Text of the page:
Key People: Sukhendra Reddy Rompally, Jagan Kothacharla, Adela Strakova
While today’s generation is accustomed to utilizing their time, money, and skills for personal growth and benefit, but the happiness we achieve from contributing to society is often underestimated. Yes, you guessed it right, we are hinting towards volunteerism.
We bring you Chezuba, an online volunteering platform that allows users from every corner of the world to connect with different NGOs and contribute from wherever you are, using the Internet.
Amidst the pandemic, we all have realized the importance of voluntary services all across the country. During this time, Hyderabad Stories got in touch with the founders of Chezuba to unravel the journey and idea behind the successful process of online volunteering.
In a conversation with the startup superstars:
Inception of Chezuba
The journey began with the CEO of Chezuba, Sukhendra Reddy Rompally. The idea of Chezuba came from his mind. Back then he was writing his MBA applications and also thinking about his future company and what he wants to achieve. His applications did not go through. He traveled to Myanmar afterward and met a lot of young people on his way. He met volunteers and students and simultaneously validated his idea of an online volunteering platform and he realized so many people want to make an impact in the world but could not find the right platform. So while backpacking in Burma he came across the word Chezuba for his company which means Thank You in the Burmese language. He came to India and wanted to set up his company but he was looking for founding members.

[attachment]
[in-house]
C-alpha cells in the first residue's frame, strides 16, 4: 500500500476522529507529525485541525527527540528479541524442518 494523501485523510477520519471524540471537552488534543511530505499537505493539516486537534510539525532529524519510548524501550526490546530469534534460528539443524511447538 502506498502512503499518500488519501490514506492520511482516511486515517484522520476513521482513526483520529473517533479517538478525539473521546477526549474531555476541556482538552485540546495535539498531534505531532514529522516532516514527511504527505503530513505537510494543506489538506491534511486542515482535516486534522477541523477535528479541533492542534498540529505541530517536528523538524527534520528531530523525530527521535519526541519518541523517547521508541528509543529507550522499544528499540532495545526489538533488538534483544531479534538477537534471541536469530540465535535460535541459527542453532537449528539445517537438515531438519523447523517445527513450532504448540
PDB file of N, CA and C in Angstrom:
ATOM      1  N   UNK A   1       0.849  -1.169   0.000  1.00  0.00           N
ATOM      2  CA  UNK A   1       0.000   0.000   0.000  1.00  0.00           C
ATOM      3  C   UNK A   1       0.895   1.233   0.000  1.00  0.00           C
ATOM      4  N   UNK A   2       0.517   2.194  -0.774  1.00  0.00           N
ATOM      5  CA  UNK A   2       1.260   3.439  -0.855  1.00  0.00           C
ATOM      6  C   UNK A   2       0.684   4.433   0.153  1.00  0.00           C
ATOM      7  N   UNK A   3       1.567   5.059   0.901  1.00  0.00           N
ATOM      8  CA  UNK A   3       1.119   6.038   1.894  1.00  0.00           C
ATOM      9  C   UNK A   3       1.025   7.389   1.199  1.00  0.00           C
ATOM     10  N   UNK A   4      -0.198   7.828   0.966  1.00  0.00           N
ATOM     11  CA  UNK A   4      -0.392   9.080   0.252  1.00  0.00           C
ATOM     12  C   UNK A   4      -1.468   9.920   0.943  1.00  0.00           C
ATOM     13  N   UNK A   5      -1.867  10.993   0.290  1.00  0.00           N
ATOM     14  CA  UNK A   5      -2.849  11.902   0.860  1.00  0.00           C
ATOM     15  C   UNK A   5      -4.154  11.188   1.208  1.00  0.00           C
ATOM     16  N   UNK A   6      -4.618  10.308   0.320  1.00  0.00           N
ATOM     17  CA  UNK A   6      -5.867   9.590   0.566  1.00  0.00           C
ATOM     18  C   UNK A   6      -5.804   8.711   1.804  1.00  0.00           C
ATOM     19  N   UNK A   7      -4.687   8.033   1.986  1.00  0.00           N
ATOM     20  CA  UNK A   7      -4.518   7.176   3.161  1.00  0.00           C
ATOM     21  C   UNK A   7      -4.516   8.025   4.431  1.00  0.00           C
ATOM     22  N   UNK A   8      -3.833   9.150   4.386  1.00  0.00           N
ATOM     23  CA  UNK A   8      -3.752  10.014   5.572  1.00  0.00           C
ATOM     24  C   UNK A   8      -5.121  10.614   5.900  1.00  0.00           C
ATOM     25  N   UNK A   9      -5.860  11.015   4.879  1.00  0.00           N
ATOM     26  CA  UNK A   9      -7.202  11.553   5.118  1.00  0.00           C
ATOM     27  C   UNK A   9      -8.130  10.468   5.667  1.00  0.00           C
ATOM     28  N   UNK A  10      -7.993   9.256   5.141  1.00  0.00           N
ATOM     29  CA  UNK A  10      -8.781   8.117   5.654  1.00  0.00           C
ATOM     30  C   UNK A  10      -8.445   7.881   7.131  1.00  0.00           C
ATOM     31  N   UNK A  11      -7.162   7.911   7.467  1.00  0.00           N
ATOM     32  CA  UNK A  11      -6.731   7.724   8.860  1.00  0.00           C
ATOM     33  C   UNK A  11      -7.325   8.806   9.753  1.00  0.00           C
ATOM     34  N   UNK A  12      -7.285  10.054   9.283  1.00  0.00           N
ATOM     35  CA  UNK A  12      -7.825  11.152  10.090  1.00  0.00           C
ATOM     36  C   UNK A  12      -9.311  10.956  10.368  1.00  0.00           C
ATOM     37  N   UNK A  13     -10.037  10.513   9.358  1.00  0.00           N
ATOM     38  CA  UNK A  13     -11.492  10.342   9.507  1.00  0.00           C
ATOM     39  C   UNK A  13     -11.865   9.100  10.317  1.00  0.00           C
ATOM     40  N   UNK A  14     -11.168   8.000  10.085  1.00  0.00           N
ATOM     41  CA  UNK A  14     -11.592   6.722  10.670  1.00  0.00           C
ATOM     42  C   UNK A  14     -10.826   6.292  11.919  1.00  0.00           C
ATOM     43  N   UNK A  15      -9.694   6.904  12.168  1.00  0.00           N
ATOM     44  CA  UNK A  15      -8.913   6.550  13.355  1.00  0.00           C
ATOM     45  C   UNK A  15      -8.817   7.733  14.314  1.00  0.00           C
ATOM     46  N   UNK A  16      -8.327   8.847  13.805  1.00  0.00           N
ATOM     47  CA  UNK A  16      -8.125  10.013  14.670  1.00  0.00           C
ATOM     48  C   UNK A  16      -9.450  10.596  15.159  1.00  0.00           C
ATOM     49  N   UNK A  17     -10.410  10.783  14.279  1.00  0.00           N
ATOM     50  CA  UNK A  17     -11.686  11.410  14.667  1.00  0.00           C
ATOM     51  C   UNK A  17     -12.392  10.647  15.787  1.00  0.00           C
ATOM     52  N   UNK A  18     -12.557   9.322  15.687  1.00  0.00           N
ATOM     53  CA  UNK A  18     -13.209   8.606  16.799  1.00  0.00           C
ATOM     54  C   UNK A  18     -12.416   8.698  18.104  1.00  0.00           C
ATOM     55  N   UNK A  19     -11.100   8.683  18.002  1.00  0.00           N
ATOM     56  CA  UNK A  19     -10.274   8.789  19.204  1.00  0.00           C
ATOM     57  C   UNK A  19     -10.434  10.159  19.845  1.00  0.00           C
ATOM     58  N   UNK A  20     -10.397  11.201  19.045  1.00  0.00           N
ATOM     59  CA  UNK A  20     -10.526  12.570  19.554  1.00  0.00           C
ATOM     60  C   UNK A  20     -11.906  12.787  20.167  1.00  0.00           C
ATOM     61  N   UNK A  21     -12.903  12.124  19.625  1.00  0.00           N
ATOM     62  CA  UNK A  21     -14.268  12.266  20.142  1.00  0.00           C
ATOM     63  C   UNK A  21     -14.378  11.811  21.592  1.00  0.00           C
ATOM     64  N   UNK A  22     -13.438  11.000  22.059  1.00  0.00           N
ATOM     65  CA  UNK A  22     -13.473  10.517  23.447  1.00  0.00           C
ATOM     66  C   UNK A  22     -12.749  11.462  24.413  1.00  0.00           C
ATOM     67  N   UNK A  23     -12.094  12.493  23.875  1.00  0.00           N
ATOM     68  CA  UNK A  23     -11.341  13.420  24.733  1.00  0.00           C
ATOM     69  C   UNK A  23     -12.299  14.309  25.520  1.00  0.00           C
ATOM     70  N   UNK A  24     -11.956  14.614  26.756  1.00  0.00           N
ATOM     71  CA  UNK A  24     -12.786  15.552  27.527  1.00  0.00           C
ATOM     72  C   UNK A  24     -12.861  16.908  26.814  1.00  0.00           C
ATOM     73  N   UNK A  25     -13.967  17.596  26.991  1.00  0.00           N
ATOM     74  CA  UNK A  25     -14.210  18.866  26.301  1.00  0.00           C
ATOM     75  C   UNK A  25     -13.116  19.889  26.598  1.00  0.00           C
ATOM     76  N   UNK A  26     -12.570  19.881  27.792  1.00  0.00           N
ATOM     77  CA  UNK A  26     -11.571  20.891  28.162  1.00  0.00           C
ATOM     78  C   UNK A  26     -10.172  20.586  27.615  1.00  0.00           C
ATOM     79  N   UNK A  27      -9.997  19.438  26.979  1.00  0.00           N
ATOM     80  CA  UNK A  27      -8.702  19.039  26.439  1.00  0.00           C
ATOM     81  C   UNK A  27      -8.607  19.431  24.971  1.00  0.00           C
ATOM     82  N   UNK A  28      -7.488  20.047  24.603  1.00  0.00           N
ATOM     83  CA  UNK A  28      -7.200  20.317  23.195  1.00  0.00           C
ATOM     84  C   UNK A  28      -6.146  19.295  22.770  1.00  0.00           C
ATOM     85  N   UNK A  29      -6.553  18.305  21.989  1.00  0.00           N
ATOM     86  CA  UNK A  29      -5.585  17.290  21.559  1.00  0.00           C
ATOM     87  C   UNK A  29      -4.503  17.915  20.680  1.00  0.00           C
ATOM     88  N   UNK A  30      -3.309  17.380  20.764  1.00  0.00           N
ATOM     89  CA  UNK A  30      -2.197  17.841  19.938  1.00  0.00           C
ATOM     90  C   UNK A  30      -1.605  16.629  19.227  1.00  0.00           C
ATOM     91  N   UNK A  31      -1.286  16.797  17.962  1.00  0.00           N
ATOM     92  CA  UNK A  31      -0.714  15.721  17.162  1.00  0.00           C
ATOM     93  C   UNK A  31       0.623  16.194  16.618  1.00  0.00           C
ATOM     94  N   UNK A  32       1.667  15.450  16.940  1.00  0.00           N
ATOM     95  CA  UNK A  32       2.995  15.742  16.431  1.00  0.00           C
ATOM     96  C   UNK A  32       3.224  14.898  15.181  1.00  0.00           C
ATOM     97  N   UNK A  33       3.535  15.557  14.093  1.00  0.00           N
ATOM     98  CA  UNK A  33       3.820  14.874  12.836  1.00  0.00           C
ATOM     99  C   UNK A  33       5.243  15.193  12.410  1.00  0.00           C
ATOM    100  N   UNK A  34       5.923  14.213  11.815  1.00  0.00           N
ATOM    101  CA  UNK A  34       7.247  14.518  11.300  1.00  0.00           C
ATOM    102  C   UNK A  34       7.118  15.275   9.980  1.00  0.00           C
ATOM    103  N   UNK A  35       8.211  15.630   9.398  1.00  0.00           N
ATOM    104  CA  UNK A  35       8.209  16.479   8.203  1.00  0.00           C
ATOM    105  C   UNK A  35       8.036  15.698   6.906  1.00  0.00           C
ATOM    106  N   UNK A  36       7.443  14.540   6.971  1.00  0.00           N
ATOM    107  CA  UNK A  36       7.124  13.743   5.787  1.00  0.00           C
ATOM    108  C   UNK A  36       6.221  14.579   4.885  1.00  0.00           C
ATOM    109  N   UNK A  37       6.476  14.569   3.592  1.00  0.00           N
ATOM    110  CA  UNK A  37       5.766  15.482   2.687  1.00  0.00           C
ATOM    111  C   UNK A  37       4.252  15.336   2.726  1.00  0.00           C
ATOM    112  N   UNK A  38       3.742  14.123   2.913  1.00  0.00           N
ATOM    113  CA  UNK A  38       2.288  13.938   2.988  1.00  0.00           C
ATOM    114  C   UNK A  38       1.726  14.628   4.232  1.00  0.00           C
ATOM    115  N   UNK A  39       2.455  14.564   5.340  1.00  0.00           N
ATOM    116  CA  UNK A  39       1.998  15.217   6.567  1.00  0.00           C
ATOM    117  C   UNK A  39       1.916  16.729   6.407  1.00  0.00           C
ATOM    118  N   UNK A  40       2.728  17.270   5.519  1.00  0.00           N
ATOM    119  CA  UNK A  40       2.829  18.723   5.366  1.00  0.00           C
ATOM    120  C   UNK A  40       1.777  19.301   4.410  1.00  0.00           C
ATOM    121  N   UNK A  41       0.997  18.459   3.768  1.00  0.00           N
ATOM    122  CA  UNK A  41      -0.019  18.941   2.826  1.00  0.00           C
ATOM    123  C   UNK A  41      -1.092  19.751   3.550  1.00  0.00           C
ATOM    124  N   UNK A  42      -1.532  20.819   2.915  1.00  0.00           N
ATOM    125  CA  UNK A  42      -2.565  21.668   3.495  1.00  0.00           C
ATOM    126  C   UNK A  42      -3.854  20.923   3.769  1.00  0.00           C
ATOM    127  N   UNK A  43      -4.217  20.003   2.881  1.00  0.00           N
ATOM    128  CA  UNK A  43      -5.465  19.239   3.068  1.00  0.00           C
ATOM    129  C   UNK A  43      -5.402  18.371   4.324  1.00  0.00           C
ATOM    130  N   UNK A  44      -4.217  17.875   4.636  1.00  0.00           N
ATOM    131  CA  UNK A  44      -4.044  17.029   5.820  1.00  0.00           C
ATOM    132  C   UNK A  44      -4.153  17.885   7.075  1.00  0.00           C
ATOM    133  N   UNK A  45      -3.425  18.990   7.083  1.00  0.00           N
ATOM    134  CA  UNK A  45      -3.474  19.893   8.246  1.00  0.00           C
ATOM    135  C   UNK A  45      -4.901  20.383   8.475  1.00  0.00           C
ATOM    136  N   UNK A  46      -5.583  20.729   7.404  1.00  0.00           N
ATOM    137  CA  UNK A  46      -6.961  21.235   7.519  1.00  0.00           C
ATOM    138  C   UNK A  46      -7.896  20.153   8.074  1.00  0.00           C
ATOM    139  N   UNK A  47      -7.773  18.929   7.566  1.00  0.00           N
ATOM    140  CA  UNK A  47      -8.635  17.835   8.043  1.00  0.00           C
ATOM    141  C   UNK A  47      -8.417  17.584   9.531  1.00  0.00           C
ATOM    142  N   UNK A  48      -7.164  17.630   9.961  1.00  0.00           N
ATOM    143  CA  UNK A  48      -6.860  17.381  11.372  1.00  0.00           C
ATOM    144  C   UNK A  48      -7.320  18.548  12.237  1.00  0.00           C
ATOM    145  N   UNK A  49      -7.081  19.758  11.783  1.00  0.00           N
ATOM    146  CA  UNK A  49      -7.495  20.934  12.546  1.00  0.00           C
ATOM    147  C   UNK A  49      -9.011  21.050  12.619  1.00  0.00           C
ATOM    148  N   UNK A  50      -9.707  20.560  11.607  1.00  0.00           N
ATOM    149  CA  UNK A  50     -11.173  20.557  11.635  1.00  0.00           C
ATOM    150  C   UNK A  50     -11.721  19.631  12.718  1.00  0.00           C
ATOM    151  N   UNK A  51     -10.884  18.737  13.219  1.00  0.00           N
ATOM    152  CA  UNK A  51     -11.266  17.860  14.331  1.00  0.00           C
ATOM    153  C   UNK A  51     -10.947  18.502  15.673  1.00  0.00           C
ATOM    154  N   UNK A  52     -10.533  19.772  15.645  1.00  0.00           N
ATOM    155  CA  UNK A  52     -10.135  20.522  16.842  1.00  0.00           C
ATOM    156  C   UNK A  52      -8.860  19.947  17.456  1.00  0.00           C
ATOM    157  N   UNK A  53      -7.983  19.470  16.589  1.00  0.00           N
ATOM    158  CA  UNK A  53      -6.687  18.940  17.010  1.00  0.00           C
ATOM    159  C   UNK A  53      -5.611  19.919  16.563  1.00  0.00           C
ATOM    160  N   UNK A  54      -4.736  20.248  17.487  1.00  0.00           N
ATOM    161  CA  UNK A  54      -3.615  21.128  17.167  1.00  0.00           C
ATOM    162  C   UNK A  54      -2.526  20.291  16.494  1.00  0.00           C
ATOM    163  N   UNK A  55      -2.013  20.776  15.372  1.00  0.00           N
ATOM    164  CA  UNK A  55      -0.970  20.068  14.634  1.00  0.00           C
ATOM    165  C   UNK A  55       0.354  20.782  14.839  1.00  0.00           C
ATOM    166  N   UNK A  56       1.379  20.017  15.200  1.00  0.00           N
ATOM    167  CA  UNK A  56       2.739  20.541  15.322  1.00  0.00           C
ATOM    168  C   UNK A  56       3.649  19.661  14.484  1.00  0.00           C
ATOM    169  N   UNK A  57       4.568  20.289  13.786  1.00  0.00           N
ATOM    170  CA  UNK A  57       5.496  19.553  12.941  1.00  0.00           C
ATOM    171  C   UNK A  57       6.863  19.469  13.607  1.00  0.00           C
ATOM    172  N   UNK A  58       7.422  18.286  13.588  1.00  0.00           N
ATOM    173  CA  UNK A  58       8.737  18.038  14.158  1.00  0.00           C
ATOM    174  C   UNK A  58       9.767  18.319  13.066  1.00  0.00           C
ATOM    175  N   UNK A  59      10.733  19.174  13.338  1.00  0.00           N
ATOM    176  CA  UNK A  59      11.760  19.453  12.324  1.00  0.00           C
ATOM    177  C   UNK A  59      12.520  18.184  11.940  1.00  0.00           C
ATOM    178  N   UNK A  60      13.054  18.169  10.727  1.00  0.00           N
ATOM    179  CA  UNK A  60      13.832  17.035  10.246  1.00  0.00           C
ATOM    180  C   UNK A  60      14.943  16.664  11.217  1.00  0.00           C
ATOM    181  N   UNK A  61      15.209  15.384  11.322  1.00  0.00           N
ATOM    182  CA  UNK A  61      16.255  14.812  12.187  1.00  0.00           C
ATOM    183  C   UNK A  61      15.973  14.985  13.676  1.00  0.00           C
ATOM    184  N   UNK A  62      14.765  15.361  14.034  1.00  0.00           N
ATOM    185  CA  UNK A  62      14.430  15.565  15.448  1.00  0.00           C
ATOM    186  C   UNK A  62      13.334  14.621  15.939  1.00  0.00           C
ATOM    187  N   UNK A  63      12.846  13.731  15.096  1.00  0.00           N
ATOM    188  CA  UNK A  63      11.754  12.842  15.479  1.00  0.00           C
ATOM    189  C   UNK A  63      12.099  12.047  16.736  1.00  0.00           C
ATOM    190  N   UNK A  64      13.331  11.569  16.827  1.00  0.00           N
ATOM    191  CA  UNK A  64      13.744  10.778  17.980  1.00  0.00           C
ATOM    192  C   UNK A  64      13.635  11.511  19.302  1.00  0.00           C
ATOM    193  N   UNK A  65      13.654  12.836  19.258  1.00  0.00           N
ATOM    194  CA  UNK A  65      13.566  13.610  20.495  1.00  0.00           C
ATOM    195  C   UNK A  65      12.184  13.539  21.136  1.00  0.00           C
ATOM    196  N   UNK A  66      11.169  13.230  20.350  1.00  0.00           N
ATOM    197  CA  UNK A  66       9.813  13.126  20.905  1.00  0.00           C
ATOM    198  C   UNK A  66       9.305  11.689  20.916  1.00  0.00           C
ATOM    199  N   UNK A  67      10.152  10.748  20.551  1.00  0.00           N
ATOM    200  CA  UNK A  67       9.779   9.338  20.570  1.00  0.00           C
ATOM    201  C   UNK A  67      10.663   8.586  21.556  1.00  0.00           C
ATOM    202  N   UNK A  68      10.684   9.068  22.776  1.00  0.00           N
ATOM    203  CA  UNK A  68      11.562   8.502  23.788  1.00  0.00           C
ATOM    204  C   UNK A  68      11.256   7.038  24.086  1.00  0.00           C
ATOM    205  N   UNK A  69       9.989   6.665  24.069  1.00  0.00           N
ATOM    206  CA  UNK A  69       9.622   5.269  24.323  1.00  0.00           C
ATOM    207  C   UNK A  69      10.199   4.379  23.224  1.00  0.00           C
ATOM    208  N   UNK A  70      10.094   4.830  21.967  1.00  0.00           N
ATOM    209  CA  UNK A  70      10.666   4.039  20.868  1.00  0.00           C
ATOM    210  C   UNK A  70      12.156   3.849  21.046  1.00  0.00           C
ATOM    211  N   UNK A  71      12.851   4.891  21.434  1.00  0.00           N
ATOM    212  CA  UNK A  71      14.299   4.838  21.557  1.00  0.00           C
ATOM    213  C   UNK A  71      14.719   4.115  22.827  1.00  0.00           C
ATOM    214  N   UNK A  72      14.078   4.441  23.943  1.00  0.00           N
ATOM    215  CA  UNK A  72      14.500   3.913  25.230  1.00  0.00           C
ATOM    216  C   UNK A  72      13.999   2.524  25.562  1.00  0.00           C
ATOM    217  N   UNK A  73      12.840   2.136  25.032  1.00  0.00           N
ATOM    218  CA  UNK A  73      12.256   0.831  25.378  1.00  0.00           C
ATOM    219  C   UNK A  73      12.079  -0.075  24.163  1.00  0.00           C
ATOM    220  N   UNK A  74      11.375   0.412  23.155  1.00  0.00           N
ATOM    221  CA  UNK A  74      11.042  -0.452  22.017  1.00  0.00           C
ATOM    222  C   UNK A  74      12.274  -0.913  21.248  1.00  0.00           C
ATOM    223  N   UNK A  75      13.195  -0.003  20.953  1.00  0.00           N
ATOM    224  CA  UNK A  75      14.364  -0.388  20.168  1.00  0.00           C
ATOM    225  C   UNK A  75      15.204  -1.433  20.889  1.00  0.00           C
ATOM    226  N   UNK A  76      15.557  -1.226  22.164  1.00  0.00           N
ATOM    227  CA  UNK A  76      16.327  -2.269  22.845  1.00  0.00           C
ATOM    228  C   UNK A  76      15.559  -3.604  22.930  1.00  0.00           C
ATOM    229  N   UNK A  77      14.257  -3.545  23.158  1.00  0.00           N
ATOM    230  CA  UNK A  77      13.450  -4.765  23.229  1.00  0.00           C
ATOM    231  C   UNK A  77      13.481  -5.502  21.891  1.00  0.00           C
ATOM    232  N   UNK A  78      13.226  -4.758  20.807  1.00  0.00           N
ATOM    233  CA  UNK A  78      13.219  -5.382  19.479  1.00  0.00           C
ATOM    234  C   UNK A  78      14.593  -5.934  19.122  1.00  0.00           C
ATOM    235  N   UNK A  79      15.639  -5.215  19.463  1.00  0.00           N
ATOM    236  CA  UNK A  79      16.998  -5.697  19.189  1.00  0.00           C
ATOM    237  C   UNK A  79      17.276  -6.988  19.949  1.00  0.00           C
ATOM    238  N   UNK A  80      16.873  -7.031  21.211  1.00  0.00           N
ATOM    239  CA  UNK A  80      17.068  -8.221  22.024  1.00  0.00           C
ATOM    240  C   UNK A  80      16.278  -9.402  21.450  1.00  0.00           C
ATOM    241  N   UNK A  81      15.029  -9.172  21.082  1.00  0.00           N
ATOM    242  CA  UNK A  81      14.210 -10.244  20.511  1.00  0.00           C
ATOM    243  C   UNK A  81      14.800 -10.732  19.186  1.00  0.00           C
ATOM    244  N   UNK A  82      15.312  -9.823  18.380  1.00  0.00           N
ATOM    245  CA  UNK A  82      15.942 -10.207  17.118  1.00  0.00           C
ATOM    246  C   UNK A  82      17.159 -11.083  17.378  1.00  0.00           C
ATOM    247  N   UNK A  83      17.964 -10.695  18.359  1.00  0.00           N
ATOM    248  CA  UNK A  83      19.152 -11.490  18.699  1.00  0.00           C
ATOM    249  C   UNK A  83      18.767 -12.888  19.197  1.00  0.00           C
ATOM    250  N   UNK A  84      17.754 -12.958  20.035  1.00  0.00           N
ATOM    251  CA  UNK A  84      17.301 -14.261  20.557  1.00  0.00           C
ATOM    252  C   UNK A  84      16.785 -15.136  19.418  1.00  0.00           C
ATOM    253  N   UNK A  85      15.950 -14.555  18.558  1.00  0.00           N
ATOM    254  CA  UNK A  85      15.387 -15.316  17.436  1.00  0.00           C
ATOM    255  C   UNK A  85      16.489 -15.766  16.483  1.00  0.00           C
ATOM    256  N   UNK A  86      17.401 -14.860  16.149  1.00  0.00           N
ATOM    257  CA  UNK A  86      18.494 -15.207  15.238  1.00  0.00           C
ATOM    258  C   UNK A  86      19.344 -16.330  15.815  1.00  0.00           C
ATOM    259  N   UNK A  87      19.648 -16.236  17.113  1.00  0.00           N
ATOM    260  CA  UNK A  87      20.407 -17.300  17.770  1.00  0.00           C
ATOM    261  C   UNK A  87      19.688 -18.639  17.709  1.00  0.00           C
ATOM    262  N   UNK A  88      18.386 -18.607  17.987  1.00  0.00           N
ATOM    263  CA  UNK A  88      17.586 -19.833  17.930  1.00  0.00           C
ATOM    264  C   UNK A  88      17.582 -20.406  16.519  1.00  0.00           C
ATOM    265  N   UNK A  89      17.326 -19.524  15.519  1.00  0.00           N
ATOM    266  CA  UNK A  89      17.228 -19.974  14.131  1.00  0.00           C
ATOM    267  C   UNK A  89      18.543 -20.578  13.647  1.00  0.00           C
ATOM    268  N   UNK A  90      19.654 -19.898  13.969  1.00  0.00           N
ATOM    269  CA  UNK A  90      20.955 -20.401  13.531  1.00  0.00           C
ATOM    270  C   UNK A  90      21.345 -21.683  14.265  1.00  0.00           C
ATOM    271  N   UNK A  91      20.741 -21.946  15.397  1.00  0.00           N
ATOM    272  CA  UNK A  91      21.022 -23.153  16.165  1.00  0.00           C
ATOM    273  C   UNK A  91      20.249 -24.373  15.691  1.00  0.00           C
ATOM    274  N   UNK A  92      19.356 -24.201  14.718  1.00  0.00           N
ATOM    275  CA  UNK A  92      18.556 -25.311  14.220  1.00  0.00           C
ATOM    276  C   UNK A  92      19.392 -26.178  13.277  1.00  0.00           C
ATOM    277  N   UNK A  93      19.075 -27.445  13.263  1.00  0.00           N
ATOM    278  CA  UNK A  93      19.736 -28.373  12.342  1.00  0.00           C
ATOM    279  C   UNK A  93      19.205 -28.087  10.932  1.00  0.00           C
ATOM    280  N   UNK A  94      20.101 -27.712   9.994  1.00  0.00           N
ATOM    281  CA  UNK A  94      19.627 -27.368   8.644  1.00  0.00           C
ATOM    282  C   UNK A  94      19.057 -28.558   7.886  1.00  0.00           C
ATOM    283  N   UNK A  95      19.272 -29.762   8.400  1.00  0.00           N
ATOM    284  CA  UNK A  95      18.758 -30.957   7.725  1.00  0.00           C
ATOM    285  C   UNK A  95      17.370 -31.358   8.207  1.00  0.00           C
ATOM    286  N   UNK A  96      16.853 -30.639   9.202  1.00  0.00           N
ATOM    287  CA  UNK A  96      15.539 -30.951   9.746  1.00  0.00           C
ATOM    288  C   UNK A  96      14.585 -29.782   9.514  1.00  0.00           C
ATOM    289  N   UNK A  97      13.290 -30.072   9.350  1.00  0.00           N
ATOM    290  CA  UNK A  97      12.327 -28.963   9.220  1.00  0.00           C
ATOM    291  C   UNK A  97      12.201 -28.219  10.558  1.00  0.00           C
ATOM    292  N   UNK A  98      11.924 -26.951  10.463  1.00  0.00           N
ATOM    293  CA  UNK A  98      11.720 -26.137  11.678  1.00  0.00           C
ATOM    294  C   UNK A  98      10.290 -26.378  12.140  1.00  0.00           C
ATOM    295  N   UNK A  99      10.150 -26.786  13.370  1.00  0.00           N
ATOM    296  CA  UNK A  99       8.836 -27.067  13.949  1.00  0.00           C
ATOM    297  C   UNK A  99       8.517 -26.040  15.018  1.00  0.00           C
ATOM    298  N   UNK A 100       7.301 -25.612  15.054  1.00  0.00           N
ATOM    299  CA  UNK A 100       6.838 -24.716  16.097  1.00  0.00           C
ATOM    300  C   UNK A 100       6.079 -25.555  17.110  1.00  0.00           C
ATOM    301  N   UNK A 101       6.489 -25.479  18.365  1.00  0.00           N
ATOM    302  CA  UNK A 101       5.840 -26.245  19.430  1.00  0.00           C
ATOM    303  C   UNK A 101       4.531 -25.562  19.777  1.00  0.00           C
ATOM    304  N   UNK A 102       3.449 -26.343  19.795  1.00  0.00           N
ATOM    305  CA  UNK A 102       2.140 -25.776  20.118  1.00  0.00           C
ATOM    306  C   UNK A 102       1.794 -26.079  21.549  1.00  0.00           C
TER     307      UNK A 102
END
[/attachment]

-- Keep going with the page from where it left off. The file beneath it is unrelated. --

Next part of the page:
Jagan Kothacharla is the Chief Operations Officer (COO) OF Chezuba. Both Sukhendra and Jagan were IIT Dhanbad graduates. I come from the rural part of Telangana and Sukhendra is from Hyderabad so he used to help me with situations in IIT and he used to be there for any kind of support. That’s how we became friends, said the COO of Chezubaa.
Jagan and Sukhendra founded AIESEC IIT Dhanbad and led a team of more than 50 people.
Jagan was working for a startup company that works on educational tools. He was reading a book called ‘Rich Dad Poor Dad’ and he was very excited to start something on his own. The book says a lot about how to be your own boss. A few days later he got a call from Sukhendra who asked him to join the founding team, Jagan shared it with us that it was the right time for him to start something on his own. He currently takes care of the NGO onboarding.
I have known Sukhendra since 2016, said Adela Strakova. We were friends. I was working in an Embassy and he was working for a gaming company. We were neighbors. We used to catch up during our free time, she added. After a year she came back to Slovakia but she was in touch with Sukhendra Reddy Rompally. Right after he came back from backpacking in October he called her and shared his vision about his venture about how he wanted to create an online platform for social development. At that time Adela was actively looking for volunteering opportunities. That’s how Adela came on board with him as the Chief Experience Officer of Chezuba (CEO). Adela has a master’s degree in Sinology and Arts Management. She holds public service experience of 6years in foreign missions and has also volunteered in Taiwan and India. At Chezuba, Adela handles the Product and Operations.